By Elizabeth Rose
(c) Connecticut Explored Inc., Winter 2022-23
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Steve Thornton is a retired union organizer working with the largest healthcare workers union in Connecticut, District 1199/SEIU, and the Greater Hartford Labor Council. He has researched and written extensively on current political issues and local people’s history, particularly the forgotten stories of workers, for a variety of publications. Steve conducts city walking tours, workshops, and lectures in classrooms, churches, bars, union halls, and picket lines. He created the website The Shoeleather History Project (shoeleatherhistoryproject.com) which documents and explores progressive organizing from Hartford’s grassroots. I spoke with him in July about the project, which was selected as one of Connecticut Explored’s 20 for 20 Game Changers.
Steve Thornton: When I retired, I went to work seriously about developing my website, writing new stories, and then ultimately publishing a couple of little books and doing a lot of public speaking, and feeling totally unsure of myself. Because I don’t consider myself a writer or historian.
I do think it’s important to use history as a tool, to teach and to inspire and to learn lessons from. I worked on the left for a long, long time, and [I realized] that unions and peace groups and civil rights groups and women’s organizations, they’re all on the right track, but they have no idea where they came from. And so they have nothing to draw on. You know, it’s like they’re like trees without roots.
Elizabeth Rose: Can you give me an example of that?
Steve Thornton: Last year, at the beginning of the pandemic, nursing home workers from my union were trying to figure out how to win safety procedures and fair wages. So they started organizing, I think maybe maybe 30 homes together. And my friends in the union called me up and said, “Would you talk to the workers about this, the ones who were going to get involved in this?” And it turned out to be mostly a history of how nonviolent resistance and nonviolent direct action has been so critical to progressive movements. So abolition, suffrage, the labor movement, the civil rights movement – all those movements that in some ways changed our world – how they all depended on, as one of their biggest tools, getting arrested.
And so I used examples that they might know, and I connected them to the two older examples that they should know but don’t, about their own [union], what 1199-ers have done before.
And, the most important thing I think I said was, “Don’t think of these campaigns and movements as something outside of yourself or in the past, because once you’ve done this, you are now part of this, you’re in the same river flowing along with them. And in 20 years, people are going to be talking about you the same way.” And you could literally hear people taking a breath [on Zoom], because they had never considered that they would be doing anything that important.
Elizabeth Rose: Since you were not trained as a historian or writer, what have you taught yourself along the way about researching historical topics?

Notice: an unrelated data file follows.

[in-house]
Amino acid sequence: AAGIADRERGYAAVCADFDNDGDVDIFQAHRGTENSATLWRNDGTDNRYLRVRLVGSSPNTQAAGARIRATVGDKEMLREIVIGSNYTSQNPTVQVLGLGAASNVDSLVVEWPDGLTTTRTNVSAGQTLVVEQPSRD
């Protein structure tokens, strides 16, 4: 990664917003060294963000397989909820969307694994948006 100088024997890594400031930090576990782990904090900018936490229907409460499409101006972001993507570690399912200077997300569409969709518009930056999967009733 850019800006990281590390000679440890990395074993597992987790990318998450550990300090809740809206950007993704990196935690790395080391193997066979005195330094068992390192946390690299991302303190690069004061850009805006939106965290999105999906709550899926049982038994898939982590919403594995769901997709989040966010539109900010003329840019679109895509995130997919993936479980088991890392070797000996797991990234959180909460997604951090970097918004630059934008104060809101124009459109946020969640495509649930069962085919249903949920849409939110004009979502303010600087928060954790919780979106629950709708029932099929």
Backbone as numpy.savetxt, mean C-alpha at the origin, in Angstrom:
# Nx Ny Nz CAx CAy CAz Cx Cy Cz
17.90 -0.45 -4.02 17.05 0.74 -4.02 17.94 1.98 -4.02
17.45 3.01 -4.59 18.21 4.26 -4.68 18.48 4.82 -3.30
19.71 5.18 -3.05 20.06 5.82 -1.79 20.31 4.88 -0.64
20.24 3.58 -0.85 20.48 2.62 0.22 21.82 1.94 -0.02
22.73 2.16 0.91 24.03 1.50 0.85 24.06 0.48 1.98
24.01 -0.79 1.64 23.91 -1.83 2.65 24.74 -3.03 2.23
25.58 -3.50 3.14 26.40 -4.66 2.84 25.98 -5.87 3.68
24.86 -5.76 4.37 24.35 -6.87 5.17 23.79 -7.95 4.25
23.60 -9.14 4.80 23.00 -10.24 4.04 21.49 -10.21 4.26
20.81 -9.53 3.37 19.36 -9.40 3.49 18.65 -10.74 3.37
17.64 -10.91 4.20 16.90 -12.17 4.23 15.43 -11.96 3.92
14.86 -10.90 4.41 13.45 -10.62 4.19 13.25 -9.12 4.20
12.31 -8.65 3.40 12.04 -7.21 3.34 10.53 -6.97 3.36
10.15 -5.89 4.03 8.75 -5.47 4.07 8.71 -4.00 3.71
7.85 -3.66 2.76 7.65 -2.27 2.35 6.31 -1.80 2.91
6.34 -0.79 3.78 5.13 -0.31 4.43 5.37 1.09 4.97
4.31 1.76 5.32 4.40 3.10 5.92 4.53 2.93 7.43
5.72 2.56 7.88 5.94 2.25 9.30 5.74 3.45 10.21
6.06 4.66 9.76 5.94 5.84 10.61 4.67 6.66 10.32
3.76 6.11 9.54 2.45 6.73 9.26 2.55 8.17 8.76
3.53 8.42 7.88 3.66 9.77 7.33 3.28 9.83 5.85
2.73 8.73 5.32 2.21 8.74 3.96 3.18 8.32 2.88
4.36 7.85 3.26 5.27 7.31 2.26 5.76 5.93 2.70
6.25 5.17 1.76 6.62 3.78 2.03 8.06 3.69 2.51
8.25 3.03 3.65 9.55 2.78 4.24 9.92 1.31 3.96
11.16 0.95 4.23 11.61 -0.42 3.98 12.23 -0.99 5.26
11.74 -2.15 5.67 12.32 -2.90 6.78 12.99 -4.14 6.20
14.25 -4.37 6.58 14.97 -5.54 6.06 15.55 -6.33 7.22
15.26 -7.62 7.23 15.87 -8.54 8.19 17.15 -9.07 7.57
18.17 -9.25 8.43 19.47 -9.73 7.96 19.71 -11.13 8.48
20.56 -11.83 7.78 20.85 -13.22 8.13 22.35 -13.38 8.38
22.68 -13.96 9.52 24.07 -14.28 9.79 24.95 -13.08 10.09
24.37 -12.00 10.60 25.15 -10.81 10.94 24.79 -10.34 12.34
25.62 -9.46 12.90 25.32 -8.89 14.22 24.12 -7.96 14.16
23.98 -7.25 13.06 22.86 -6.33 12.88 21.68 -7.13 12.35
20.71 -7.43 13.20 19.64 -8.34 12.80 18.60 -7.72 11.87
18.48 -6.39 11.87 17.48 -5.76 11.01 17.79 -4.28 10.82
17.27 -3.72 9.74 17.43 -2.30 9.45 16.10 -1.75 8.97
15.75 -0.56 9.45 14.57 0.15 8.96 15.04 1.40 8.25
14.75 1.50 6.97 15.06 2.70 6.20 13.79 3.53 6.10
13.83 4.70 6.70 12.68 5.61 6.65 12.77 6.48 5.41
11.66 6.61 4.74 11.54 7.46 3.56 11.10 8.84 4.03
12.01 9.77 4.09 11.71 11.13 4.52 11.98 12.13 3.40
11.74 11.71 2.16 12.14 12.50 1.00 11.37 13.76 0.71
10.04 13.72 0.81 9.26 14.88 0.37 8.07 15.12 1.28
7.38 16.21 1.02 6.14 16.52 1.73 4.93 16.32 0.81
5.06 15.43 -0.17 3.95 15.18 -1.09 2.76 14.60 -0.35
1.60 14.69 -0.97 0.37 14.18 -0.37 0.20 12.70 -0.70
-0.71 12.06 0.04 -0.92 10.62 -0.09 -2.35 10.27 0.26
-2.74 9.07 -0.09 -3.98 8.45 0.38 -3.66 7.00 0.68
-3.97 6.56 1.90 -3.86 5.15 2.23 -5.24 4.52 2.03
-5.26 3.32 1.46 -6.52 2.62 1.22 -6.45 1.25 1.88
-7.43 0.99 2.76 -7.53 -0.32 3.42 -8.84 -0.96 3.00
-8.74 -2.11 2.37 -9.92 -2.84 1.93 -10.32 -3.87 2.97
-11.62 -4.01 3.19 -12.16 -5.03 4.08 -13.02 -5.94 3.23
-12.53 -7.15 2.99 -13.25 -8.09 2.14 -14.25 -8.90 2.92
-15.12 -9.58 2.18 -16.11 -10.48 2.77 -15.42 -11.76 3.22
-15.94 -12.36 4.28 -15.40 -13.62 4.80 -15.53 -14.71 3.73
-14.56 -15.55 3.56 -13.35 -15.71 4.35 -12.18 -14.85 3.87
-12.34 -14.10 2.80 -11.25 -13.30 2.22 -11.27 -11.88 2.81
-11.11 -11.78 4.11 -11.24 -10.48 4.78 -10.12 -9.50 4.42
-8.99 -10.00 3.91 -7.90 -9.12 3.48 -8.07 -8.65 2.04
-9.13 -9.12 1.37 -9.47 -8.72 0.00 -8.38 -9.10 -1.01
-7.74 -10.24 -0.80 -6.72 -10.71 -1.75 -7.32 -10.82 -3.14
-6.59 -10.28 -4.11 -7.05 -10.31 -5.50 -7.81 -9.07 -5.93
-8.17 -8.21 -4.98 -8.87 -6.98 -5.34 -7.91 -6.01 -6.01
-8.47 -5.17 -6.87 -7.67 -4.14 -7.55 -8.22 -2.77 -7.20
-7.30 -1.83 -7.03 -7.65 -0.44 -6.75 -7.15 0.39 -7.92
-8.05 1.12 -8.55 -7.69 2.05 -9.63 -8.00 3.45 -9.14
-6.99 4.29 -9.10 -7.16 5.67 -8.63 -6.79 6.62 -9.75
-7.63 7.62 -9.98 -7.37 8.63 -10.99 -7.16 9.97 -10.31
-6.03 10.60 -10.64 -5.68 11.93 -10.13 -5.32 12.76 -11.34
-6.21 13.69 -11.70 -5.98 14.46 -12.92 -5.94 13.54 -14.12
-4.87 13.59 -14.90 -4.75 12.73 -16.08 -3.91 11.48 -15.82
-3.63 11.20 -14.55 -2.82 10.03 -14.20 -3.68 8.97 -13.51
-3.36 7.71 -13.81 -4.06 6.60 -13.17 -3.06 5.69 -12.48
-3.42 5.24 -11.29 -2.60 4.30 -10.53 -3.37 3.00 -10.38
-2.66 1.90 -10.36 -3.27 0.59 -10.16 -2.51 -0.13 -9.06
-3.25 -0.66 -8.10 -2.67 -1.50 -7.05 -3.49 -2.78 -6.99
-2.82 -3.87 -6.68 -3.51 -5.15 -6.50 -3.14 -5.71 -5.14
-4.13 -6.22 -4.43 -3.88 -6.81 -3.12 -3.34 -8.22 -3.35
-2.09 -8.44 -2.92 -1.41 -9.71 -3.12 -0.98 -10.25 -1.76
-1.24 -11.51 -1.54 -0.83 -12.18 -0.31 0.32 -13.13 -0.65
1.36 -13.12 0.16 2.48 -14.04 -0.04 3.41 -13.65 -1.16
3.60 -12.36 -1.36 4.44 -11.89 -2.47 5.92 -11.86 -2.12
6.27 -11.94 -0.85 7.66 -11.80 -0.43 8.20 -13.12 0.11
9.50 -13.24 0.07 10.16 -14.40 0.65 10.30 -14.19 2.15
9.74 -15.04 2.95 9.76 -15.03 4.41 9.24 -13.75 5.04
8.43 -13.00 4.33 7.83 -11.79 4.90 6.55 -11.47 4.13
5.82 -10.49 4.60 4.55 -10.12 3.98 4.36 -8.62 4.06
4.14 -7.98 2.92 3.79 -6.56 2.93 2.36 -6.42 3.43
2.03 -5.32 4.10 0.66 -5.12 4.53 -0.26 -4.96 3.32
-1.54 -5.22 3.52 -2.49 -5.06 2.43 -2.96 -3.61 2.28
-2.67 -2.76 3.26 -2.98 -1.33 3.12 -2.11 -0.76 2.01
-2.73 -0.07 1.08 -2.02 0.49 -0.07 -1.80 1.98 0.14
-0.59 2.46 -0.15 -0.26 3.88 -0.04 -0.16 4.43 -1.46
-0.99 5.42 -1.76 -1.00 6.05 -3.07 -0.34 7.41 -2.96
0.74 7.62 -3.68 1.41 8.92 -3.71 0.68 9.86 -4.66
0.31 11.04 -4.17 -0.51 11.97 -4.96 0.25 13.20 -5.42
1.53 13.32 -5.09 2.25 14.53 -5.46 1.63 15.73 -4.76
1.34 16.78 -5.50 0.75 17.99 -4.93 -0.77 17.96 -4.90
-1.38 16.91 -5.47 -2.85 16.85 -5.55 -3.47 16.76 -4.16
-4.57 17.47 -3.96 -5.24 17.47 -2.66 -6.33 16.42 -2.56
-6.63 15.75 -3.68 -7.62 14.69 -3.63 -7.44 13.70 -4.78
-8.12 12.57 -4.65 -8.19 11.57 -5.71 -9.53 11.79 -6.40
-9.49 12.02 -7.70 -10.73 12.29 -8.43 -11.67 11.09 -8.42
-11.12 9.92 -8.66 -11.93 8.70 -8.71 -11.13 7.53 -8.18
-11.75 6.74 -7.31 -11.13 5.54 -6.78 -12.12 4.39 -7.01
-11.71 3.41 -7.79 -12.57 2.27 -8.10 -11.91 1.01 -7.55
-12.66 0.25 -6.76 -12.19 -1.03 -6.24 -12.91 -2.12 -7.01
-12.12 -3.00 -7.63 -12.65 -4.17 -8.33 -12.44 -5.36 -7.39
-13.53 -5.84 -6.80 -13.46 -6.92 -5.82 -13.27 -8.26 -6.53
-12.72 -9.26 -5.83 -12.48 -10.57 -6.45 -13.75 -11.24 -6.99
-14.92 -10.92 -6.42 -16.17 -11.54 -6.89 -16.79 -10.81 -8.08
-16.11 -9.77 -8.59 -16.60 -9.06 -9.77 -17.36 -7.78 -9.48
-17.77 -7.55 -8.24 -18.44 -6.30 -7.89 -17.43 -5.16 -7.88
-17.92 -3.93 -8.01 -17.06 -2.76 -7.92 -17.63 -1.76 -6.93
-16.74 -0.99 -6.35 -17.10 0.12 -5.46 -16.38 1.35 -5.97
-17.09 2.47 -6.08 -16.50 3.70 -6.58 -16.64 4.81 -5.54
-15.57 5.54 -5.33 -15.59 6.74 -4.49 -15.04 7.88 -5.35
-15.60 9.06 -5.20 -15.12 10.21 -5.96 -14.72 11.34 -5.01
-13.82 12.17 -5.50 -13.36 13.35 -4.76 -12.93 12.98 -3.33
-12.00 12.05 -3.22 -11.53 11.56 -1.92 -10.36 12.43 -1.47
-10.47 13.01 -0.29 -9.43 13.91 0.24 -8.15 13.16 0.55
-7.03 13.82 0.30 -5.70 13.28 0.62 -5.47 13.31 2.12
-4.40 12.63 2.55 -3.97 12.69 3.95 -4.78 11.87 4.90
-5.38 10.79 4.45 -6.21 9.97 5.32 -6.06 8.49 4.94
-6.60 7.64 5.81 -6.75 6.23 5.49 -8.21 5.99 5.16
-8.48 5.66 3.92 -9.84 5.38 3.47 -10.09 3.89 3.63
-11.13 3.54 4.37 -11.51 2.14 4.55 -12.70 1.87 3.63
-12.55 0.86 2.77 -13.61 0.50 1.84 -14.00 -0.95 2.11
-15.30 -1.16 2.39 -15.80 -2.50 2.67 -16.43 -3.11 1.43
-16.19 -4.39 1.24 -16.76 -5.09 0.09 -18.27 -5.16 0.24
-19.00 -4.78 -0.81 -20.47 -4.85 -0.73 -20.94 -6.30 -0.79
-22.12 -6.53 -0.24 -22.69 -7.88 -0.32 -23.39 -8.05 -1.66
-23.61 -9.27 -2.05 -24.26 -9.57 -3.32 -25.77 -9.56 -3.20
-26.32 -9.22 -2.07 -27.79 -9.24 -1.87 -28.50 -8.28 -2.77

Steve Thornton: I remember when I was working, I would take off a week a year, maybe two weeks. And I would sleep for a couple of days and then I’d get up and I’d go to the state library because I knew they had their microfilm. And I was just, I was, I was in nerd heaven.
And my job, I think my job is to turn them into stories. There’s a historian [Marcus Rediker] that I know a little bit and I know his work a lot. And he said what he does is, he writes big stories into a little story. There’s a little story and there’s a big story inside it, which seems like it’s not possible. But what he’s saying, I think, is that there’s a particular incident that’s happening, but it relates to something universal. And so in my writing, I’ve always tried to have it make sense to me, first of all. And link it to other people’s struggles.
We think that the big peace movement, the big labor movement, the biggest suffrage stuff, the biggest civil rights stuff happened somewhere else. But I eventually learned that everything that happened out there happened here, sometimes simultaneously, sometimes inspired by what happened outside.
Elizabeth Rose: What makes the walking tour such an important vehicle for sharing these stories?
Steve Thornton: Uncovering working people’s history is one thing, but making sure it doesn’t stay on the shelf and get dusty is a whole other thing. So everything that I’ve figured out, every story I’ve come up with, I’ve had to figure out how to present it. And if I can be physically in the space that they were, these people that I’m studying, that I’m talking about, and if I can bring other folks to that, and say, “This is the place where it happened,” I do it with a mind to connecting the story to the sense of place.
Elizabeth Rose: How did you come up with the name “Shoeleather History Project”?
Steve Thornton: Shoeleather history, because you don’t have to wear your dress shoes in order to learn it; because it’s a long road, sometimes muddy, sometimes bumpy. But if you want to get through it, you’ve got to really be committed to learning all the facts.
History is under our feet. “Dig where you stand,” which is from Sven Lindqvist, the Swedish author in the 1970s. He came up with a movement called Dig Where You Stand, and it was for working people to actually research their own history and then to use it to put them into action somehow.
Elizabeth Rose is the executive director of the Jewish Historical Society of Greater Hartford and a contributor to Connecticut Explored. She thanks Steve Thornton for the interview, which was conducted on July 11, 2022.